By this time I had come to know my patient pretty well and clearly she felt comfortable with me and trusted my judgment. Moreover, she was at her wits end and urgently required help if things were ever to improve. To begin with, together, we ‘rehearsed’ certain simple but important points about the function of worry with which we were both by this time familiar. Incidentally, to say, as sometimes people do that “worry is useless and pointless” is not entirely true. Rather is it a strategy evolved by the brain for weighing the options when faced with issues and consequent choices. Indeed – and just like stress – some concerns (which induce stress) are as appropriate as they are good for us. (This is very different to “worrying about anything and everything”). Furthermore – and again, just as it is when faced by and dealing with stress – we need, wherever possible, to worry on our own terms and thus to build in that essential “recovery time”. So this is what I suggested to her.
“The moment you awake and become aware that worry is creeping up on you, rise from your bed and leave the bedroom. Forget the sowing or ironing, lest you adversely tinge (associate) them also with your ‘welter of worry’. Make straight for the most uncomfortable chair in the house. You really need” (so I insisted) “the kind of chair which is reserved for that caller or visitor who you desperately wish to discourage; the kind of chair with uneven legs, broken springs and which the cat or dog (preferably both) have frequently used for repose”. I further assured, her lest any doubt should remain, that I was deadly serious, advising that if she didn’t possess such a chair then she must acquire or ‘invent’ one. “There do your worrying” I insisted, “agreeing deciding to return to the warmth and comfort of the bedroom and bed, only when you feel you have done sufficient worrying for that night and are now ready to enter the recovery phase; e.g. a relaxing scene on a sunny river bank some spring afternoon or whatever”. “Do that”, I continued, “every time you wake up in this manner and I assure you, your nights of worry will swiftly come to an end”.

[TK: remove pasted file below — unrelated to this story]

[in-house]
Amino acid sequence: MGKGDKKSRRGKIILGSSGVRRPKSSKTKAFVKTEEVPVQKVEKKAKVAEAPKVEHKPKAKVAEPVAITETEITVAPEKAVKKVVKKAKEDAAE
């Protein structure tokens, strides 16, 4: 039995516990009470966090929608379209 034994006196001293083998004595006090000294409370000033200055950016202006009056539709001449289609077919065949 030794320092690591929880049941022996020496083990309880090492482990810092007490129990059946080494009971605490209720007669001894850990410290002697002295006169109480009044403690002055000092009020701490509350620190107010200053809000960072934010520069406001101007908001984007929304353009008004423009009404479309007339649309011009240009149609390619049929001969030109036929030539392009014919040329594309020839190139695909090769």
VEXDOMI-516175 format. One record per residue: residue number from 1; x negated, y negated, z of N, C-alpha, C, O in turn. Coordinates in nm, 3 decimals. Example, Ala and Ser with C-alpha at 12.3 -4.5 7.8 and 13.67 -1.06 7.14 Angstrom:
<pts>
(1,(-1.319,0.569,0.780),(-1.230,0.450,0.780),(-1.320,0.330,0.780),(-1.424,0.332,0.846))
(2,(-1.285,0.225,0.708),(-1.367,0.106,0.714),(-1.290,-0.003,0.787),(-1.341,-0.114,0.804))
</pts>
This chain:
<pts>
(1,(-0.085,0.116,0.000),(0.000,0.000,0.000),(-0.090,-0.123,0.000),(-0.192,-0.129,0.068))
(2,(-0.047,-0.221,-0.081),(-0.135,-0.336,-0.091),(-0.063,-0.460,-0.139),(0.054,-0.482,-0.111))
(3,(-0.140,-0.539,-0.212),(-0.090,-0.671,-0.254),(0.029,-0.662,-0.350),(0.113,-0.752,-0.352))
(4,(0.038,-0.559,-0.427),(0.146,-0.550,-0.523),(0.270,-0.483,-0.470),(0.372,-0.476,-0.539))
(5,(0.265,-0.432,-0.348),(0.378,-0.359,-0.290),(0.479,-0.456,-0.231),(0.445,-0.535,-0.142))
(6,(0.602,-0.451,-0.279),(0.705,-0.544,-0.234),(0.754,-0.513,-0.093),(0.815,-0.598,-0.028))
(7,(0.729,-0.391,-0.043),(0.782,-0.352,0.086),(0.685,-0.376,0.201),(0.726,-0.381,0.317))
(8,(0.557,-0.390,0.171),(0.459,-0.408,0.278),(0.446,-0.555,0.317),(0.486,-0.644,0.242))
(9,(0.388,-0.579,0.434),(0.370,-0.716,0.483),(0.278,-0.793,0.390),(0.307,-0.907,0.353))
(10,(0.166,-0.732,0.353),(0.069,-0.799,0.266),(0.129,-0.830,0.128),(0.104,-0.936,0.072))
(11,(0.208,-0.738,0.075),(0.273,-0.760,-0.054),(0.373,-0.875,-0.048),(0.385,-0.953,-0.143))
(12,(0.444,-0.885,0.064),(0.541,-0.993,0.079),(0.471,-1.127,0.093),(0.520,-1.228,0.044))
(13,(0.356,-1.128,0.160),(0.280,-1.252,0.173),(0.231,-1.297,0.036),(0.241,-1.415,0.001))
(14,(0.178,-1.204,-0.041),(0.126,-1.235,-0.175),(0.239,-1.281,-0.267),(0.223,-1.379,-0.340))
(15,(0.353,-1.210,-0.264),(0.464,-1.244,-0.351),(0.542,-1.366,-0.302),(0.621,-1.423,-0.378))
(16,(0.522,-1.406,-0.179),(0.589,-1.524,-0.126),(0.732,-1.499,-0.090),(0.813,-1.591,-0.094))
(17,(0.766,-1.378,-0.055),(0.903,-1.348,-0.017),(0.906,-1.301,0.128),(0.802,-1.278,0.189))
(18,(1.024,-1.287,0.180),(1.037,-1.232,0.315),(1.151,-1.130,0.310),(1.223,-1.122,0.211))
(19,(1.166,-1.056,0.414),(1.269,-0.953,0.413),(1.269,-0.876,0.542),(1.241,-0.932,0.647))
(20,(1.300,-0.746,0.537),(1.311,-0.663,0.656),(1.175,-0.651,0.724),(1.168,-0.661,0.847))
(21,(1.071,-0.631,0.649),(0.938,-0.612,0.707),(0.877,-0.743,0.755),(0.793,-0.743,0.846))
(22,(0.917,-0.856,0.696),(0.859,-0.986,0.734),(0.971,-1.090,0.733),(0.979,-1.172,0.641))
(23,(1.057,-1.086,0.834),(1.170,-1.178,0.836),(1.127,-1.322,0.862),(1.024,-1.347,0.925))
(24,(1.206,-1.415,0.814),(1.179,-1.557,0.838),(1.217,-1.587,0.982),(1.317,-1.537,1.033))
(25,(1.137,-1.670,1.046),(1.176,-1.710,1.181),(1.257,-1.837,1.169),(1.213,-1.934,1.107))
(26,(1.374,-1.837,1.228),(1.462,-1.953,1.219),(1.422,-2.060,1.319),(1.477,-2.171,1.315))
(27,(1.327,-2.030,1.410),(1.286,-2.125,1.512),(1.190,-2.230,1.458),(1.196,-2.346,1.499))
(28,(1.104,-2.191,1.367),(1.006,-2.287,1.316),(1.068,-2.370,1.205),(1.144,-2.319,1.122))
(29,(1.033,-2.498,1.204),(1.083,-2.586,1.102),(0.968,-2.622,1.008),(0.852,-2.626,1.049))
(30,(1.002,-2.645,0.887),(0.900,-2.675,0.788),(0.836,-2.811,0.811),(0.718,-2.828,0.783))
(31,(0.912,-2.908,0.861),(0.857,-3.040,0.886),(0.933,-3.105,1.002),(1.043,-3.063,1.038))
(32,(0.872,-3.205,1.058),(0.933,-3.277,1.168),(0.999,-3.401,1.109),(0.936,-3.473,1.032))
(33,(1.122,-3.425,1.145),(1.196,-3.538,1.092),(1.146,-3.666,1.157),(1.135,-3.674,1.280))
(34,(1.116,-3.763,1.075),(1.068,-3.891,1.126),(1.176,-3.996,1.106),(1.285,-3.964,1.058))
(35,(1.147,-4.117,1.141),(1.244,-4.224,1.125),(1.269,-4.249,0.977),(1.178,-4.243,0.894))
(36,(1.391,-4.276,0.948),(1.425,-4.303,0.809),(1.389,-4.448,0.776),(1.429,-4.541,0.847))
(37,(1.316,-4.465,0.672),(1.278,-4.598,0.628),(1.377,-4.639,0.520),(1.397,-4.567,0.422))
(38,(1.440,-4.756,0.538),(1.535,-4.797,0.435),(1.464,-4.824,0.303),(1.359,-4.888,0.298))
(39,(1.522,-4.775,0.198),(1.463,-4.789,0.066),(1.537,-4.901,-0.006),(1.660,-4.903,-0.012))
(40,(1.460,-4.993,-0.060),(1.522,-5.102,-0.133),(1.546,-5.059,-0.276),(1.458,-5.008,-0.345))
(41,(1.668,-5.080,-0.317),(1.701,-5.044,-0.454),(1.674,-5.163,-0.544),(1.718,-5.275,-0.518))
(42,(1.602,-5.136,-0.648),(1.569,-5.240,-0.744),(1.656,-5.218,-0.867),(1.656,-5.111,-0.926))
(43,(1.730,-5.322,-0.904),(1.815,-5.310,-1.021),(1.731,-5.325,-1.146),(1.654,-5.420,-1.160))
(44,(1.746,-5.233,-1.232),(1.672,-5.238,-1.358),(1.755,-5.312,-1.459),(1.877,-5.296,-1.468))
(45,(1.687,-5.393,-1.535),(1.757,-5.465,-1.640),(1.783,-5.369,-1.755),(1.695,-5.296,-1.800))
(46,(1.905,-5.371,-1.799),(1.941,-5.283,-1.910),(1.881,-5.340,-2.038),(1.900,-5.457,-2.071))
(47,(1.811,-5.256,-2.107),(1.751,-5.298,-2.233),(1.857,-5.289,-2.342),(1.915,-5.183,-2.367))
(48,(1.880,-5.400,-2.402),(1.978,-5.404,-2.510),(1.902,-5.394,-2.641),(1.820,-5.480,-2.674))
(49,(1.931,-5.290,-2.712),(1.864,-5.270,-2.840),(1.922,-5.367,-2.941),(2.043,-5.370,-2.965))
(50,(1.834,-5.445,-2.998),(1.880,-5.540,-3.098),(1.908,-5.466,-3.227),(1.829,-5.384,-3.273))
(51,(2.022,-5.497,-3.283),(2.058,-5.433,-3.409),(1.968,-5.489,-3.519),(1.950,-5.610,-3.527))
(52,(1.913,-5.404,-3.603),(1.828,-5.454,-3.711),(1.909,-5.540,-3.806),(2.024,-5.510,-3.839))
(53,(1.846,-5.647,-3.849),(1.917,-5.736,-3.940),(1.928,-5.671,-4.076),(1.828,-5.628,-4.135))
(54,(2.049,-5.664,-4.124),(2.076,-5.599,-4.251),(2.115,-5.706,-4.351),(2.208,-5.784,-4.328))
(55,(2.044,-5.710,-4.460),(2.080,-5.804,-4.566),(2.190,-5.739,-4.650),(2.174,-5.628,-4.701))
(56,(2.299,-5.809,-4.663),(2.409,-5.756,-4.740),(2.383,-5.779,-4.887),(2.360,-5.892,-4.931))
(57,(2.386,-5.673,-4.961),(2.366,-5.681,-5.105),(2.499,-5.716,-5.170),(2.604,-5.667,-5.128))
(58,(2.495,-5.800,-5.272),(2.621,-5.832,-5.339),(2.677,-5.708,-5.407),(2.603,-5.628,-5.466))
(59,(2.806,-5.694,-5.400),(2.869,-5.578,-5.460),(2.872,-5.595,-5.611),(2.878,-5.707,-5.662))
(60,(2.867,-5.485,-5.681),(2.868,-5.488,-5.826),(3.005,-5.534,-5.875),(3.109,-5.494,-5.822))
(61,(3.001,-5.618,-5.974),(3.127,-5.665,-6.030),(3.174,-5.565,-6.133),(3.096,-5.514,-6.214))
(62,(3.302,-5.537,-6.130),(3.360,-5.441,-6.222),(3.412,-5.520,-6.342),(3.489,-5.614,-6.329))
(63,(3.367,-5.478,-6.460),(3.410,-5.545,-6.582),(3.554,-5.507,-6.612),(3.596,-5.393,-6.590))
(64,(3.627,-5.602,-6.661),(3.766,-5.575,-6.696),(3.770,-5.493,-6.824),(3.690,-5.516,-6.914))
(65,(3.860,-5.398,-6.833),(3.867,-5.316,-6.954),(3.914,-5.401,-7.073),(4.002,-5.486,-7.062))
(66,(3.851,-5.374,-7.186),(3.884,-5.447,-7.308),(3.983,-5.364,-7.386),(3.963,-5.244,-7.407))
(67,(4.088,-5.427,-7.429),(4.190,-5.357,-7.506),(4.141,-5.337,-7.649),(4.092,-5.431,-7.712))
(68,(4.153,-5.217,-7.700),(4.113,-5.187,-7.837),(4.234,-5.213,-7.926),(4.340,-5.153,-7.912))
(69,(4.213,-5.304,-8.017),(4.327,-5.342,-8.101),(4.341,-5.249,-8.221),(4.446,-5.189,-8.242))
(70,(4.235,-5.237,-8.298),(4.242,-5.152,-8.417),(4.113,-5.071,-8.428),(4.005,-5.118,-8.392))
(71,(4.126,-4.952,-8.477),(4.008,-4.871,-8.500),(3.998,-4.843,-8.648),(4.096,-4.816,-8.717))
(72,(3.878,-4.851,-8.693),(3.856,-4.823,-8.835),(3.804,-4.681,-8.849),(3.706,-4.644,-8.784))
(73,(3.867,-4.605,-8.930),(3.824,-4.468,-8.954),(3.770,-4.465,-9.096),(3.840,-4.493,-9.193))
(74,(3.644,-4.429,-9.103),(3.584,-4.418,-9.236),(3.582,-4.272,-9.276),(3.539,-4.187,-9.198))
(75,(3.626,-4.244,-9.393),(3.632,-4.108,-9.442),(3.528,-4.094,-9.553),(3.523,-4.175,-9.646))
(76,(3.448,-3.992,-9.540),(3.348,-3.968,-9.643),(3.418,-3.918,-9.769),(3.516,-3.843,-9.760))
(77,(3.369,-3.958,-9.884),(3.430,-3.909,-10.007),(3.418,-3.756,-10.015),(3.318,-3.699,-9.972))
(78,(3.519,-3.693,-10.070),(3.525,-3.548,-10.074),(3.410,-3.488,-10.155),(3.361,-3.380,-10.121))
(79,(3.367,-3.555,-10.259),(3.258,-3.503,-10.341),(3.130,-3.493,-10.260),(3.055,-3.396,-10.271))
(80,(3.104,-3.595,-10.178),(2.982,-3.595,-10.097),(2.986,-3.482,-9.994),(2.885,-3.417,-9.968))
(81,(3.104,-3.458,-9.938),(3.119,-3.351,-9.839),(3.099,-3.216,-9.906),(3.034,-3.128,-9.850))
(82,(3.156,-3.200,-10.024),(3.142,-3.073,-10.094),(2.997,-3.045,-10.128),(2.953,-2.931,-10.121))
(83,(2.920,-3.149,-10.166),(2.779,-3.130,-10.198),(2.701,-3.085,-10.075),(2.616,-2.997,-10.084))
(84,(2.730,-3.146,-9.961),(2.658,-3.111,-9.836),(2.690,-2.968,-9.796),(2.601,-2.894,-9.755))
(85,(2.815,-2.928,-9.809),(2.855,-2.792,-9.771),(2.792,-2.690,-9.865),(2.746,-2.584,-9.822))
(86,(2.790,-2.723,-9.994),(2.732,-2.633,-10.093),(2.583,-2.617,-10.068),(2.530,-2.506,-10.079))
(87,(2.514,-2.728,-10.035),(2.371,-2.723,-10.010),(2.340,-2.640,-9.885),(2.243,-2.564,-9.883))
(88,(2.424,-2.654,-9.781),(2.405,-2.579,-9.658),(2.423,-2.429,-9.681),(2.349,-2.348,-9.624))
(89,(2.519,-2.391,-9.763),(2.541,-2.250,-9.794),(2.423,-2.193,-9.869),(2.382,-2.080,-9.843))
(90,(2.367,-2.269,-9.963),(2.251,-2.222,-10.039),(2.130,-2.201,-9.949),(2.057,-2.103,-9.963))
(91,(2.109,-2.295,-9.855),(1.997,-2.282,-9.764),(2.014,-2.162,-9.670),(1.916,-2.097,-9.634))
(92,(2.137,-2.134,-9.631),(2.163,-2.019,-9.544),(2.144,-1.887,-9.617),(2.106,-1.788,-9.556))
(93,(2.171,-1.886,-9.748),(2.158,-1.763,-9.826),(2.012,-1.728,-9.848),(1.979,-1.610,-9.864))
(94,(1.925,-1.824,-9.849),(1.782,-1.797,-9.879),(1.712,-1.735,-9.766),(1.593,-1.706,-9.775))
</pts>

Ere she left my clinic room and in order to dispel any remaining doubt, I assured her that I had seldom been more serious about anything. (Much later on, my patient told me of the response of an accompanying friend that day, as they discussed matters on their way home together; “didn’t he even suggest giving you some pills to take?”) Two weeks later my patient returned in triumph. Apparently she had actually acquired an appropriate chair from a neighbour and after about the fourth night had, so she assured me “Slept right through”, continuing to do so ever since”.(SB).